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German, Czech, and Irish immigrants poured into America in the mid-1800s. They brought their language and traditions with them . . . and their love of brewing and drinking beer. In 1881, Iowa City was a bustling town full of immigrants. The population was exploding, and that meant two things: Fortunes were being made overnight and trouble was afoot.
Three large breweries had taken root, sprouting strong and proud in the "Northside" neighborhood. In one generation the brewers became wealthy and powerful men. They also came to be known as "The Beer Mafia." The more powerful the brewers grew, the more passionate the ladies of the Women's Christian Temperance Union became about abolishing alcohol altogether. They took their fight to the saloon, the street, and the Statehouse, preaching prohibition.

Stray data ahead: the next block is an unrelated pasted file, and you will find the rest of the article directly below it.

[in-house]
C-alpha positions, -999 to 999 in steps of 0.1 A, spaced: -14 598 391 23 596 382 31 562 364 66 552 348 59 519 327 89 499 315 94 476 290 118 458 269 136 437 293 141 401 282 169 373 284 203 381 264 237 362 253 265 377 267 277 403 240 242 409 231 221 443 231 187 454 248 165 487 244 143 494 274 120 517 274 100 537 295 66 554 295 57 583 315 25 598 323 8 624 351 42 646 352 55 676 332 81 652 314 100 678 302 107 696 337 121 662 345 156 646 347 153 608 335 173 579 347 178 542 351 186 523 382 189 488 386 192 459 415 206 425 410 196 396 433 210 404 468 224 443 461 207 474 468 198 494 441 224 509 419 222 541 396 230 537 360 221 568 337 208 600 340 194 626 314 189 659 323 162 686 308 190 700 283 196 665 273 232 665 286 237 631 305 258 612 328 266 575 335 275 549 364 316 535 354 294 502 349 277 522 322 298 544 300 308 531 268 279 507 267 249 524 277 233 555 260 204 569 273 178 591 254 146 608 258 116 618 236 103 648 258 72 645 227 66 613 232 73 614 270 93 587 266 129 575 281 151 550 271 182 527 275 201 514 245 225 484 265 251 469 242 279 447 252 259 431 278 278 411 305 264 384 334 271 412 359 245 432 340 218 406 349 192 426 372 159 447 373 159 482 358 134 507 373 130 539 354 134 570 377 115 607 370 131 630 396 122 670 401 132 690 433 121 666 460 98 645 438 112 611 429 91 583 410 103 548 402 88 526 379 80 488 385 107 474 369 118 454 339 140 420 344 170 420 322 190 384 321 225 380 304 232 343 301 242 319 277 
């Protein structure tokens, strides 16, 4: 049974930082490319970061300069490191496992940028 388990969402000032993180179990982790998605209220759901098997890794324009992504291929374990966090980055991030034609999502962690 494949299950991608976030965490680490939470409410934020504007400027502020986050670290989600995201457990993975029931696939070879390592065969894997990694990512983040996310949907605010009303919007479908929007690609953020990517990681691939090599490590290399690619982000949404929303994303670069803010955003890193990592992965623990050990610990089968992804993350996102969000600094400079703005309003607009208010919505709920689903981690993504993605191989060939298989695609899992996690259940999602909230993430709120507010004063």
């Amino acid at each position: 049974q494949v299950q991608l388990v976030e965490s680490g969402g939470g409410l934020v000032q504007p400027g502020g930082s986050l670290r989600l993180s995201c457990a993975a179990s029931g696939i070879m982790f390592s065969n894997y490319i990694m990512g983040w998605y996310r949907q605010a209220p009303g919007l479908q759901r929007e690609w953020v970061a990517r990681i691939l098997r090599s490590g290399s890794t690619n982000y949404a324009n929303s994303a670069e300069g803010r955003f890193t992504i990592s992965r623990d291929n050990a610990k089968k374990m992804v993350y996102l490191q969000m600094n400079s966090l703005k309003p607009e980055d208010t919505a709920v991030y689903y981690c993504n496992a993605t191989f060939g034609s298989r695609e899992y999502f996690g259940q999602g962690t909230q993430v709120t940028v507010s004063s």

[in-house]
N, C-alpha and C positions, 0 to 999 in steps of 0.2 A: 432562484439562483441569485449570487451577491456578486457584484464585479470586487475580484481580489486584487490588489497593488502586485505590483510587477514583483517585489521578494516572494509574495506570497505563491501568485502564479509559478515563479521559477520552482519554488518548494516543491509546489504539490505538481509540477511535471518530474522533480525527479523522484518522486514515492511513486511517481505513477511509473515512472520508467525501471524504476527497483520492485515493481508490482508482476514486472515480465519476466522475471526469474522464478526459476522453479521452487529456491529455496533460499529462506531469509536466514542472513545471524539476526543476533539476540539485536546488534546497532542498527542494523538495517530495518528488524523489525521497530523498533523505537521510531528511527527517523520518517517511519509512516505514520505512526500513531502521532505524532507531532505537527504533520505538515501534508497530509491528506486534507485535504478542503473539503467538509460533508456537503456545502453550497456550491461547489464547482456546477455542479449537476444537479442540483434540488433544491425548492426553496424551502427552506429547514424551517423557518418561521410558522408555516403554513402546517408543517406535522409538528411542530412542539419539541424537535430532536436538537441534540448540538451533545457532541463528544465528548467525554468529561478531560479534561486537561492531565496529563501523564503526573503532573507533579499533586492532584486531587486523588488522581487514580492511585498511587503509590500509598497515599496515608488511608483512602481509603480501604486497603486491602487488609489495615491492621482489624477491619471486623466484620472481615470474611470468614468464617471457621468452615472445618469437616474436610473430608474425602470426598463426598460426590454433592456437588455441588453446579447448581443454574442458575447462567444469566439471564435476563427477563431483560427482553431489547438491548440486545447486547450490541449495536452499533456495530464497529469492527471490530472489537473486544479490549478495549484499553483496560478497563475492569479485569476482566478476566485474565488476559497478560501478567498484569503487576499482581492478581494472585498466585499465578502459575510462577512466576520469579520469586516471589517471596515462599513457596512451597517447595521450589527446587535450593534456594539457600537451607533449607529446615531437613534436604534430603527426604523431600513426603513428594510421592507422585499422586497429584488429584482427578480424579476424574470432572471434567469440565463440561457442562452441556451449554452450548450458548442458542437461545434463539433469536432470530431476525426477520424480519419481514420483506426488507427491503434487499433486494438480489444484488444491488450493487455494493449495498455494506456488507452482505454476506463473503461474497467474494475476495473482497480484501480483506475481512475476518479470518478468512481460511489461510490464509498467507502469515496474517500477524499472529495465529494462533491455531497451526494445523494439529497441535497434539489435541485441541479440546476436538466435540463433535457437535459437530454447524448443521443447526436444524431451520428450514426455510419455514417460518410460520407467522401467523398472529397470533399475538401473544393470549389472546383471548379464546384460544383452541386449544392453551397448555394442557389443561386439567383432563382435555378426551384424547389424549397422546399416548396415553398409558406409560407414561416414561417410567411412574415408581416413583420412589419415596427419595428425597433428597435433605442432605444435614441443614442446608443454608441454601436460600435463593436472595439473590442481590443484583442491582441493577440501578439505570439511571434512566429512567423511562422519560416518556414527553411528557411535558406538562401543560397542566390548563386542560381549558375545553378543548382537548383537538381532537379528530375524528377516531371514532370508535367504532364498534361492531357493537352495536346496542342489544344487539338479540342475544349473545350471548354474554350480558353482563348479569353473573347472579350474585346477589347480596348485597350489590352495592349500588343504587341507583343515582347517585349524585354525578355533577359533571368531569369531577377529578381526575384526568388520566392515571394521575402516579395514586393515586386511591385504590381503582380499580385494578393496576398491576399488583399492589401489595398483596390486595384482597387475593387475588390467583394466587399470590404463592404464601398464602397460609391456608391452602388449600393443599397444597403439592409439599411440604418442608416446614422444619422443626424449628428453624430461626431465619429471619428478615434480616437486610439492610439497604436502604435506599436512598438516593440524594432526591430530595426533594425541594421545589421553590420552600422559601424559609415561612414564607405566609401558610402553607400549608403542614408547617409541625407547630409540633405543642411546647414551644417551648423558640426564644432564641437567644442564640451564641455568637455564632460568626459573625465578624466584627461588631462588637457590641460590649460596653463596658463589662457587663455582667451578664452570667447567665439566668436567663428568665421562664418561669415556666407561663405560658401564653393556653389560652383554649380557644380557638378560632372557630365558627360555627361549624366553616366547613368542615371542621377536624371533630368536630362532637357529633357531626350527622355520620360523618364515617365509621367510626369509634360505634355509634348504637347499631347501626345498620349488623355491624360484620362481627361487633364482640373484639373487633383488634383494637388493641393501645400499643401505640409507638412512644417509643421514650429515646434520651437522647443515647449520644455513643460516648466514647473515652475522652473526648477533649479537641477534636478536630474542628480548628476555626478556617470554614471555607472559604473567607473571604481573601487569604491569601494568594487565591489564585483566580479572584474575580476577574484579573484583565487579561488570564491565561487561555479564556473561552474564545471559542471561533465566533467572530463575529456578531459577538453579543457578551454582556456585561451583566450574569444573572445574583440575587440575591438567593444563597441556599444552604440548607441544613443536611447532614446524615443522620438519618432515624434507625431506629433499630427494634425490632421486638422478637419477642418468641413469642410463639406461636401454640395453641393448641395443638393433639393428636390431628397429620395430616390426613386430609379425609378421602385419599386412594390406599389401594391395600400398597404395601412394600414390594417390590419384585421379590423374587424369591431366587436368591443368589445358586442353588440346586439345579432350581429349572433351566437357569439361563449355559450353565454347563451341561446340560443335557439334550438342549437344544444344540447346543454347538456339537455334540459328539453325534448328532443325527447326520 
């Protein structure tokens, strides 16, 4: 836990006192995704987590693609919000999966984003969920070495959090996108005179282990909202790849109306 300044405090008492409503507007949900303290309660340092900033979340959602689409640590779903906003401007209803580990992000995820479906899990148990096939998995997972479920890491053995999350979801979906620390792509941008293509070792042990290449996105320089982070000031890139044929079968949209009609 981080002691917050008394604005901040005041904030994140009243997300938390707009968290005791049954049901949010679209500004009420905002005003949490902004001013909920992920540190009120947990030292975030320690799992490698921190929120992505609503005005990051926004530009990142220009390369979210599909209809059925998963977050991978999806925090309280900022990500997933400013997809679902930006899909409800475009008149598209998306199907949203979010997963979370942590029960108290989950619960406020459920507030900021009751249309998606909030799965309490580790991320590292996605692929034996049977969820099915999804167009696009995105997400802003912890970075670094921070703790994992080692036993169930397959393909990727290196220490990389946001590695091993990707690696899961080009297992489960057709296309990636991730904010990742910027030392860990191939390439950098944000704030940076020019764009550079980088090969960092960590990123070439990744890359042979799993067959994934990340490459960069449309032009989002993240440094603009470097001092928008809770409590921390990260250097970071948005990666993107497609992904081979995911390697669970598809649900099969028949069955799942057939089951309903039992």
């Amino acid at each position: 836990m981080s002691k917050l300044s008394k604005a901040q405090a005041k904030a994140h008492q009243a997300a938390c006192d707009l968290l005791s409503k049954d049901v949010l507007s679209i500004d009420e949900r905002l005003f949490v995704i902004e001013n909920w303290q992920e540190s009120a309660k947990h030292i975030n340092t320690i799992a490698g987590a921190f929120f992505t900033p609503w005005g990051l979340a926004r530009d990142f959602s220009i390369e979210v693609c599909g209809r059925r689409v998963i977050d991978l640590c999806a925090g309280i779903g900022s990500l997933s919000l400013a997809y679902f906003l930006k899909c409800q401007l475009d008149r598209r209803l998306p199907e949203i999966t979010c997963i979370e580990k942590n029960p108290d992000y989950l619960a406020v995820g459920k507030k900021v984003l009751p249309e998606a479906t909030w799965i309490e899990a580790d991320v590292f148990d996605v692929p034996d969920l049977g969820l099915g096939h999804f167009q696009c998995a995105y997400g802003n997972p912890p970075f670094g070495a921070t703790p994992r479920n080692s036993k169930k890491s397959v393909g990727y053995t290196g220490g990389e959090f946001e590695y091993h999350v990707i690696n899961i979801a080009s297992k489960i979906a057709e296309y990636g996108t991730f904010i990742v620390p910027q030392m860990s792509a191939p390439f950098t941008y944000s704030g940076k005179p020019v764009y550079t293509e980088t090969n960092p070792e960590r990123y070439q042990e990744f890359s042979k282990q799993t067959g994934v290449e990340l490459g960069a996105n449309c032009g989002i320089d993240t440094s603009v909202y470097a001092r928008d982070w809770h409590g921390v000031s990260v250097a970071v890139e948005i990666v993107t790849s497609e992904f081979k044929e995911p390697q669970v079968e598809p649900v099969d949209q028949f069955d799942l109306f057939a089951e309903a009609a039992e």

Conrad Graf, J. J. Englert, and John Dostal thought of themselves as honest businessmen capitalizing on America's explosive growth by simply providing a product people wanted. Vernice Armstrong thought they were selling sin and destroying everything that made America great, one beer at a time. She made it her mission in life to bring them down, but they weren't about to go down without a fight.